He'd marinated the meat for three hours at room temperature and says he believes that cooking it at room temperature, as well as not turning it too often, made for a more tender result.

John's ensemble was diverse and more daring. Two different types of fish - trevally and moki - served in lettuce leaves with guacamole; beef and bacon kebabs and Kransky sausages, technically a Slovenian spicy sausage adopted by and adapted to Kiwi tastes.

People wandering by sampled the offerings and Eryn kept up the narration, interviewing the cooks, their kids and the passers-by to determine which morsels were best and concluding - in the end - that food was the winner on the day.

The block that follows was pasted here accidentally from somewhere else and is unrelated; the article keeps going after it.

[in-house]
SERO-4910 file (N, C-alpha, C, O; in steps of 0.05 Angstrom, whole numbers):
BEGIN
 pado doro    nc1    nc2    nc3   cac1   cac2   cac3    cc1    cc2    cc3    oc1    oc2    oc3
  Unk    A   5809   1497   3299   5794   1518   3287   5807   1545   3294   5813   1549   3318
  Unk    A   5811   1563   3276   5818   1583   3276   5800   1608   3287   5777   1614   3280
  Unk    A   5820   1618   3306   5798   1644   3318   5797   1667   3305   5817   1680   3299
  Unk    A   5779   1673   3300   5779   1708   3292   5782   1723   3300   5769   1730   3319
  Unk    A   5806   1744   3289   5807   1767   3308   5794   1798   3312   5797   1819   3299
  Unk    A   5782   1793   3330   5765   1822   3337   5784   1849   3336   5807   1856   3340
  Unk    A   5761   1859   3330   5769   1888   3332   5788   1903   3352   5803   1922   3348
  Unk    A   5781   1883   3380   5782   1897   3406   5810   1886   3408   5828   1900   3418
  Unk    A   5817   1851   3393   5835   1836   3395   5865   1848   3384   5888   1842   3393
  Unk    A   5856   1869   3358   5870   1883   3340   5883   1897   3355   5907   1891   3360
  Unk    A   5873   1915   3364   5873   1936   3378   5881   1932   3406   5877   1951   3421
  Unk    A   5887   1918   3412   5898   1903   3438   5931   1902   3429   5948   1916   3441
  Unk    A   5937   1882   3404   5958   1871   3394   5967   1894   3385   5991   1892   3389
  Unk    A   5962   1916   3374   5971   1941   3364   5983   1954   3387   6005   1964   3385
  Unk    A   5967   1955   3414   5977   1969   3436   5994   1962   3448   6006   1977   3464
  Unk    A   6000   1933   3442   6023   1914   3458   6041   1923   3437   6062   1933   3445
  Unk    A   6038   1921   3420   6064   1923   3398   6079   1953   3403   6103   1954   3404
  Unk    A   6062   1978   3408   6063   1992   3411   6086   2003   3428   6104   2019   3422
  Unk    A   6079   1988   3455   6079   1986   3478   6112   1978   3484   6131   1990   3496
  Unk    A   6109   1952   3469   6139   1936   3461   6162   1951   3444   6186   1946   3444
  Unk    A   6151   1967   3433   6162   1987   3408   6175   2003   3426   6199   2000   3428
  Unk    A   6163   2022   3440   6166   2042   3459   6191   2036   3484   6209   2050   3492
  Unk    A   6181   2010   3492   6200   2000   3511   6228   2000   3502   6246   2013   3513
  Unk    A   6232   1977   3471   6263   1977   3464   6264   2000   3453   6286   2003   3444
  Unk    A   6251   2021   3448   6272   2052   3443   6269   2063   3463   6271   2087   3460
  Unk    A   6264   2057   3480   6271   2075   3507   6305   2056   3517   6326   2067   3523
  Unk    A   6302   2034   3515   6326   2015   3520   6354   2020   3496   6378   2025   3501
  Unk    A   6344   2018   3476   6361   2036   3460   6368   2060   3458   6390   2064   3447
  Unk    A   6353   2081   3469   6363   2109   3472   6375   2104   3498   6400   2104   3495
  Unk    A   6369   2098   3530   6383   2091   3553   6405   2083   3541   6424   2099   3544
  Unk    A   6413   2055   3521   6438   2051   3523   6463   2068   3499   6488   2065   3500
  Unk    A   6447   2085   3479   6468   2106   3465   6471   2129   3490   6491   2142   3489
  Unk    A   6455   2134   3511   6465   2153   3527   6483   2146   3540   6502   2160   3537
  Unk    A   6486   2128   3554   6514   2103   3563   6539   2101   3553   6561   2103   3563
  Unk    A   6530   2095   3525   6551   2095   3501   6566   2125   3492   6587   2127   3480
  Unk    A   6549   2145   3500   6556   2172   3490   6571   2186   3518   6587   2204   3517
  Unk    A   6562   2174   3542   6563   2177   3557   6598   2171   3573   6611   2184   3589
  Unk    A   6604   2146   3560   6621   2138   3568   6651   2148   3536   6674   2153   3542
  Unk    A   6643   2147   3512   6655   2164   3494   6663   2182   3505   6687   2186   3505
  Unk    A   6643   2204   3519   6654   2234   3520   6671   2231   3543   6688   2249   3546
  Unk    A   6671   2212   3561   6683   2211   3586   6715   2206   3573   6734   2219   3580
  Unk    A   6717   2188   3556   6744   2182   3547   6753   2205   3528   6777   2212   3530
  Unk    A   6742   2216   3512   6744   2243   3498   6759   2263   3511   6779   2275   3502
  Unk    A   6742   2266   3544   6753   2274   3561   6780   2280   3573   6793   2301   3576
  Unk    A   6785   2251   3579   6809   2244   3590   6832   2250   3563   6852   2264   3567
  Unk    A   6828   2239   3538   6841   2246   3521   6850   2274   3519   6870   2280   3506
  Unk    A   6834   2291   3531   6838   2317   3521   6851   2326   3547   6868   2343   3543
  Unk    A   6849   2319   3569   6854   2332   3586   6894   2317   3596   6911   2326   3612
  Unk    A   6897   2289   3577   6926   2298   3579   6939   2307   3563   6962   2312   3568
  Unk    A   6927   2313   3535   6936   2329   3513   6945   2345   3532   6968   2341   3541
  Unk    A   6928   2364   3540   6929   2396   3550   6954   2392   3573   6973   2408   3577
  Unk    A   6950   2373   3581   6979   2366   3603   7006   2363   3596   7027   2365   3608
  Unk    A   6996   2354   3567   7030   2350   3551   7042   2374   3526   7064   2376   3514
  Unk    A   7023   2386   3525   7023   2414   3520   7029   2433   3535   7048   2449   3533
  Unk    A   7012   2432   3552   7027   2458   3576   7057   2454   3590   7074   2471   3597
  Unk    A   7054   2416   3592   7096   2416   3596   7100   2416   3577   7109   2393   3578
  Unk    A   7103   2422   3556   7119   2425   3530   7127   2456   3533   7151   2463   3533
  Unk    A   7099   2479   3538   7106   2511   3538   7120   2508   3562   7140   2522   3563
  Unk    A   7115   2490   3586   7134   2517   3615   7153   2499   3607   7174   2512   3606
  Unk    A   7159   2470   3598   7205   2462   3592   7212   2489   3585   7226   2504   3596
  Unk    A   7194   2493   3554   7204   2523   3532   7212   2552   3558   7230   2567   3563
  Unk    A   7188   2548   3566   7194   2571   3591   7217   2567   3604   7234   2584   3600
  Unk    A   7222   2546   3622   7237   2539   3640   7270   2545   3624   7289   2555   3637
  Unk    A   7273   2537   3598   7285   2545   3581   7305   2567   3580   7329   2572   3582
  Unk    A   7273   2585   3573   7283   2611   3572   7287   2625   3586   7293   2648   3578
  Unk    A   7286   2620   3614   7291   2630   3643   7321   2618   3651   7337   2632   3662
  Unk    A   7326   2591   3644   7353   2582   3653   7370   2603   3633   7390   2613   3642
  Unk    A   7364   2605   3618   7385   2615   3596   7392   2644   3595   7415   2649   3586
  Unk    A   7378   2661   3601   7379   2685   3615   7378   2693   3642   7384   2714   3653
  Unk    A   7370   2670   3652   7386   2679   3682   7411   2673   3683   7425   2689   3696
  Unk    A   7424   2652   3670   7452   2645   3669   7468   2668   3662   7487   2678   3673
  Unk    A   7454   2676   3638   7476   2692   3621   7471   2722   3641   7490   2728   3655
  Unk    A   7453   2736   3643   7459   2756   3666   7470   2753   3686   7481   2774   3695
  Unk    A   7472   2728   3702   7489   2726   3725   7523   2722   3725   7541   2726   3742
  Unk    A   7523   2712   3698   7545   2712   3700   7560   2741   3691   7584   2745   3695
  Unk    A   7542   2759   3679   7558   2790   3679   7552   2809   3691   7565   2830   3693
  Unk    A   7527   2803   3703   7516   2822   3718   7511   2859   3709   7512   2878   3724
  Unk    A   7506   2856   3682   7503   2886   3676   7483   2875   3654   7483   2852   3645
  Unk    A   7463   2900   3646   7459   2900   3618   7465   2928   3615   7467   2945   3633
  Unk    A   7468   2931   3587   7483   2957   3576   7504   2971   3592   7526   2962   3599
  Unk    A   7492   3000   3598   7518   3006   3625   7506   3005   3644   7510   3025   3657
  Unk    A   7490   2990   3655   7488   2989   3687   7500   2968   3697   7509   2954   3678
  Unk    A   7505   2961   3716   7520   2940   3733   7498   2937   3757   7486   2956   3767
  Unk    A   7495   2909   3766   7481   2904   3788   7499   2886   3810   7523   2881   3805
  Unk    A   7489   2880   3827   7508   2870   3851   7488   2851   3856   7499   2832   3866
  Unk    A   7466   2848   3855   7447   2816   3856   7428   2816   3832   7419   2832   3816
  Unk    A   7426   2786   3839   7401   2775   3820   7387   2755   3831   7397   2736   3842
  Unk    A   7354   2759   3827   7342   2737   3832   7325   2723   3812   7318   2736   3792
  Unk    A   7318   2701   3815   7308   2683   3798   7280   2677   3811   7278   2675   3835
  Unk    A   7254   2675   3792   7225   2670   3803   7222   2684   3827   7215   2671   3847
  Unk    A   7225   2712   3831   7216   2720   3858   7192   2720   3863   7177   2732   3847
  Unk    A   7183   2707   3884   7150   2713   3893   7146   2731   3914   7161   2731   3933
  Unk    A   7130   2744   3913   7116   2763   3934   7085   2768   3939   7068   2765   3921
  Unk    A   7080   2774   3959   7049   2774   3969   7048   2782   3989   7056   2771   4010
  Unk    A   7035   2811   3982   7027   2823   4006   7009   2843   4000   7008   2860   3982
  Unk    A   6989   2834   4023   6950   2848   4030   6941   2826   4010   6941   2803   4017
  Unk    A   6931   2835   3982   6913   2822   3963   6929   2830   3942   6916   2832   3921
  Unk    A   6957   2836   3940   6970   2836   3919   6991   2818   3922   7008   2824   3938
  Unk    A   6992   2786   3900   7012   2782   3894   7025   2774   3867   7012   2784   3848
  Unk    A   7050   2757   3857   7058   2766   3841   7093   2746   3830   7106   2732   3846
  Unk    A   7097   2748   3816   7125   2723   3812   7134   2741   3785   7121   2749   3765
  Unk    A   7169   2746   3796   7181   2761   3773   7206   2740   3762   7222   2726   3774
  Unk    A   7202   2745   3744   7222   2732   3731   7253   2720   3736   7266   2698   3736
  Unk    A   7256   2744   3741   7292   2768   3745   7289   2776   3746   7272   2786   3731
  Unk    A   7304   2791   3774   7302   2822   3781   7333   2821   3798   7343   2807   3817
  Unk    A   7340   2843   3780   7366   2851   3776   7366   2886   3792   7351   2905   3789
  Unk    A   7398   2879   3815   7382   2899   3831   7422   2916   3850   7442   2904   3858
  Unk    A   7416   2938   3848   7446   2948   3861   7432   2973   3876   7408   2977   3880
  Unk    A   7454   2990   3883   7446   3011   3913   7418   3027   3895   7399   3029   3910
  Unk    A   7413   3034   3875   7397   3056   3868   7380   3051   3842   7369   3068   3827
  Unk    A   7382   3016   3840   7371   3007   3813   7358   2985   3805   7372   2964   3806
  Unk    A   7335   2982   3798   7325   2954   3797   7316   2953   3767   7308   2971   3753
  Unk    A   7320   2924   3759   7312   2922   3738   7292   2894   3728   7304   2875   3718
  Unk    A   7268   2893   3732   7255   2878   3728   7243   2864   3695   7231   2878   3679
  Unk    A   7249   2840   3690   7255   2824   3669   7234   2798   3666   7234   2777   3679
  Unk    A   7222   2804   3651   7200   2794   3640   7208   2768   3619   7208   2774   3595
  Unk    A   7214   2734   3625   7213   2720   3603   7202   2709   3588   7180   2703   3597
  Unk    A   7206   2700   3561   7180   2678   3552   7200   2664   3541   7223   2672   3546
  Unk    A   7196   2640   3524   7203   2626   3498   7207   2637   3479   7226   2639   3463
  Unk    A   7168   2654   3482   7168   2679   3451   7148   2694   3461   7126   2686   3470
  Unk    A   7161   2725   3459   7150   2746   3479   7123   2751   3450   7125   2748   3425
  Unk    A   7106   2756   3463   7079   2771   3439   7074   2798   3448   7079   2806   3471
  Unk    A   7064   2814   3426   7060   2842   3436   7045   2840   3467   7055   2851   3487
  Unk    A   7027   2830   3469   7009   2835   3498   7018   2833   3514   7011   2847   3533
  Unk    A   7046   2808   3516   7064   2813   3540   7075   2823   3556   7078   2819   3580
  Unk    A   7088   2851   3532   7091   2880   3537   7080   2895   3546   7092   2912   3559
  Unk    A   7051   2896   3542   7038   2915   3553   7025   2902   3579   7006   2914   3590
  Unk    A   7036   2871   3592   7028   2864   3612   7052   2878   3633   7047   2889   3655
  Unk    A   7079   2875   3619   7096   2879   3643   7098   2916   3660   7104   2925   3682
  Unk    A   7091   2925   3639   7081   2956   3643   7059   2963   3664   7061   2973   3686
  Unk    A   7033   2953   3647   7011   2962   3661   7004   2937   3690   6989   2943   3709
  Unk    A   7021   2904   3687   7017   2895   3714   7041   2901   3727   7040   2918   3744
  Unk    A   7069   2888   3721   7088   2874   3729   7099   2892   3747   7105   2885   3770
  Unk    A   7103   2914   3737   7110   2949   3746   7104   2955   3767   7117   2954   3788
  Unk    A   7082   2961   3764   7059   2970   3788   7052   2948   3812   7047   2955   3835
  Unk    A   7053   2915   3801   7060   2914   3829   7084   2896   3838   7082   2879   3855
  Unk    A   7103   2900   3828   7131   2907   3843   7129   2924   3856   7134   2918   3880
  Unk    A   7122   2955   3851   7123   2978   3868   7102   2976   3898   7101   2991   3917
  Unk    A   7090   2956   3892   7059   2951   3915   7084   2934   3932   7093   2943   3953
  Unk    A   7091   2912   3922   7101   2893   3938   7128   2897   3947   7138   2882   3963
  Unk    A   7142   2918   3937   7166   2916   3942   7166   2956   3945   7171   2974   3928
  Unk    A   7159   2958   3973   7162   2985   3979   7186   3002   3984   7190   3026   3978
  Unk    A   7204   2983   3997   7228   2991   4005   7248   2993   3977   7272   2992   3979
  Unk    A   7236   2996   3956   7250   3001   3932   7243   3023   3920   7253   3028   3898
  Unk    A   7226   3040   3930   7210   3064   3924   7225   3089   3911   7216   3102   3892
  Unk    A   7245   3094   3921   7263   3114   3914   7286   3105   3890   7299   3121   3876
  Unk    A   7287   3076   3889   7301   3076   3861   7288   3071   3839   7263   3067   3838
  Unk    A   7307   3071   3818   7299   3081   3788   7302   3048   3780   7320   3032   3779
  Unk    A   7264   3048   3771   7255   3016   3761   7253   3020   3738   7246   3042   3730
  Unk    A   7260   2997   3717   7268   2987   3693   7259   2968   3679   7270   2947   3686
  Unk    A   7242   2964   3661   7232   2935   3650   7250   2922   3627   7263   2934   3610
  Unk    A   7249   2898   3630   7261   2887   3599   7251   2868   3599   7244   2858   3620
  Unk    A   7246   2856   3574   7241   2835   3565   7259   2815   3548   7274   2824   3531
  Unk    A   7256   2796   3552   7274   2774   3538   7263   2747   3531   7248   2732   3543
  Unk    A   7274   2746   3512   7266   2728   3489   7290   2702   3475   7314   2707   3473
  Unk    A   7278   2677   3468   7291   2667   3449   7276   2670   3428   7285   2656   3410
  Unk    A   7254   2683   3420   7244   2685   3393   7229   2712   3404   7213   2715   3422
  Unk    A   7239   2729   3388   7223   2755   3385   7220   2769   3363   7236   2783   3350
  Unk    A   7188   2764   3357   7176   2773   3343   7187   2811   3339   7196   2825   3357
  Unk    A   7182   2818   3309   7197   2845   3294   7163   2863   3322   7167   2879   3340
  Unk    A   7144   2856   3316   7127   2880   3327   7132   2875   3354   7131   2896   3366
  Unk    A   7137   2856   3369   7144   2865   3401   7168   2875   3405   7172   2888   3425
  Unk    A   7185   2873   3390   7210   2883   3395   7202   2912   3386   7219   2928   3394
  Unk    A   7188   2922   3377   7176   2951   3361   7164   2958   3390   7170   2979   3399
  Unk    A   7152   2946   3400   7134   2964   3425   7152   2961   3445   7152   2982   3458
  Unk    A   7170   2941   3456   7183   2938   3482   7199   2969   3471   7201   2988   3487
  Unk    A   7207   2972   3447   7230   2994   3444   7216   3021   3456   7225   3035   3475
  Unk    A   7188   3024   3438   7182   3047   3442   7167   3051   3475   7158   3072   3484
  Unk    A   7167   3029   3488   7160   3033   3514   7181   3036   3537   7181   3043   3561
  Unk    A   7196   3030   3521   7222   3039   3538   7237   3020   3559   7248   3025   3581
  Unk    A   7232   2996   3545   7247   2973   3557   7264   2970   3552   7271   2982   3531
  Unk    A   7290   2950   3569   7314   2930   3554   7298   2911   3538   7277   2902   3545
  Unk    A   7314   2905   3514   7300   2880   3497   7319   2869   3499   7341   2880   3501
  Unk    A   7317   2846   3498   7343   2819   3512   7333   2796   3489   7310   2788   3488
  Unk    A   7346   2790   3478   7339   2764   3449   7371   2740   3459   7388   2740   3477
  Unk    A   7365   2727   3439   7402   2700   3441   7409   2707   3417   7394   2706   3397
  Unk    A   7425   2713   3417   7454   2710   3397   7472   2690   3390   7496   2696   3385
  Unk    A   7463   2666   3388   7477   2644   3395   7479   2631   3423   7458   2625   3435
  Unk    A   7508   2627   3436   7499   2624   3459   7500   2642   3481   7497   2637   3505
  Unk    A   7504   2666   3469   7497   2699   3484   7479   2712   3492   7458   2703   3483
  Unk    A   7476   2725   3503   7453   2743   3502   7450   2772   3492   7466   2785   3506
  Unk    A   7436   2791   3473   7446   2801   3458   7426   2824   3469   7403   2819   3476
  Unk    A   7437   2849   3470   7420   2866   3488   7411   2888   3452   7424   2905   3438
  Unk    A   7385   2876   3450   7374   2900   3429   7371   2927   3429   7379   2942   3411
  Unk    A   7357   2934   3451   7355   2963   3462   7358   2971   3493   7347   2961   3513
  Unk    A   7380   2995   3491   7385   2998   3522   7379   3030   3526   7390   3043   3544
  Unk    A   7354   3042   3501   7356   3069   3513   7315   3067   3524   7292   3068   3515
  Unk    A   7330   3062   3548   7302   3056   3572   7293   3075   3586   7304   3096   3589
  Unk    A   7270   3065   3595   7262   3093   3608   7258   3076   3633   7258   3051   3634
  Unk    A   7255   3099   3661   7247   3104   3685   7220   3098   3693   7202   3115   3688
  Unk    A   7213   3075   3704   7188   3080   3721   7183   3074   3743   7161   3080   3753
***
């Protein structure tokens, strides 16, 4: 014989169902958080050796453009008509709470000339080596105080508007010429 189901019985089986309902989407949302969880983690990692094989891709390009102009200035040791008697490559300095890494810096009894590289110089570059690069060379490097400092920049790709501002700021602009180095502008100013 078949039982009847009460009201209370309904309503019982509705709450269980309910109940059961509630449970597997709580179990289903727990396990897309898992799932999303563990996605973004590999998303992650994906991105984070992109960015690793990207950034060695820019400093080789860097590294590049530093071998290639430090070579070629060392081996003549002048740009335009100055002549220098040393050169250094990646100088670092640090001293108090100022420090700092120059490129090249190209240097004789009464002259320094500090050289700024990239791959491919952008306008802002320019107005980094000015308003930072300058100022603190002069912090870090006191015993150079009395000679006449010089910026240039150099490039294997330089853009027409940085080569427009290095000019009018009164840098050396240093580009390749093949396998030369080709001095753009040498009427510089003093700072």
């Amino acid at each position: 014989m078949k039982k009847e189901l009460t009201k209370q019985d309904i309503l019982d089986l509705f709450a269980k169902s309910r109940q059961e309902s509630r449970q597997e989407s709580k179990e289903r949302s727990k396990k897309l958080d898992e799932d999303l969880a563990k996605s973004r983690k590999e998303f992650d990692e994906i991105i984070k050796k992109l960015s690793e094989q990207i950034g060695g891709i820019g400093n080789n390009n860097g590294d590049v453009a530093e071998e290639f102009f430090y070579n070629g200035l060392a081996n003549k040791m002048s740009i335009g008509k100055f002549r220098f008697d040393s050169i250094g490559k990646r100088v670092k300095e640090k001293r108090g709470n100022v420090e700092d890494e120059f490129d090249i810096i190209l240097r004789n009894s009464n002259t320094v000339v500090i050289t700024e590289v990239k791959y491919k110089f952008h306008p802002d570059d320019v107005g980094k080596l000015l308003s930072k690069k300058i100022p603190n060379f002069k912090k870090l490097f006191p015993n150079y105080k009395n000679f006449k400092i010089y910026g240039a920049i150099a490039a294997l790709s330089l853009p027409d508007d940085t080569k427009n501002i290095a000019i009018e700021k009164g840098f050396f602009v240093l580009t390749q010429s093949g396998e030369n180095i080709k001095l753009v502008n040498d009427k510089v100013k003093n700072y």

The beer-marinated steak received rave reviews. Succulent and plentiful with an everyman- type appeal, it couldn't be faulted.

John's dishes were big on aesthetic appeal. Red onion, bacon and coloured capsicums sat on stacks of rump steak. Pieces of white fish contrasted with the green lettuce and guacamole; deep red Kranskys nestled beside toffee- coloured onion relish.

Logistical gymnastics was involved in his food preparation.

"Logistically, because you are carting something away from a venue, you have to factor timing in and the quality of food. There's different dynamics as well as the heat. Fish will deteriorate. You lose an hour of its life every minute that it's not refrigerated so that's why we have to run all the way through," he says, explaining the pace with which he was required to cook.

Son Samuel helped by laying out beds of salads, arranging food and passing around platters. Tasting was part of the job.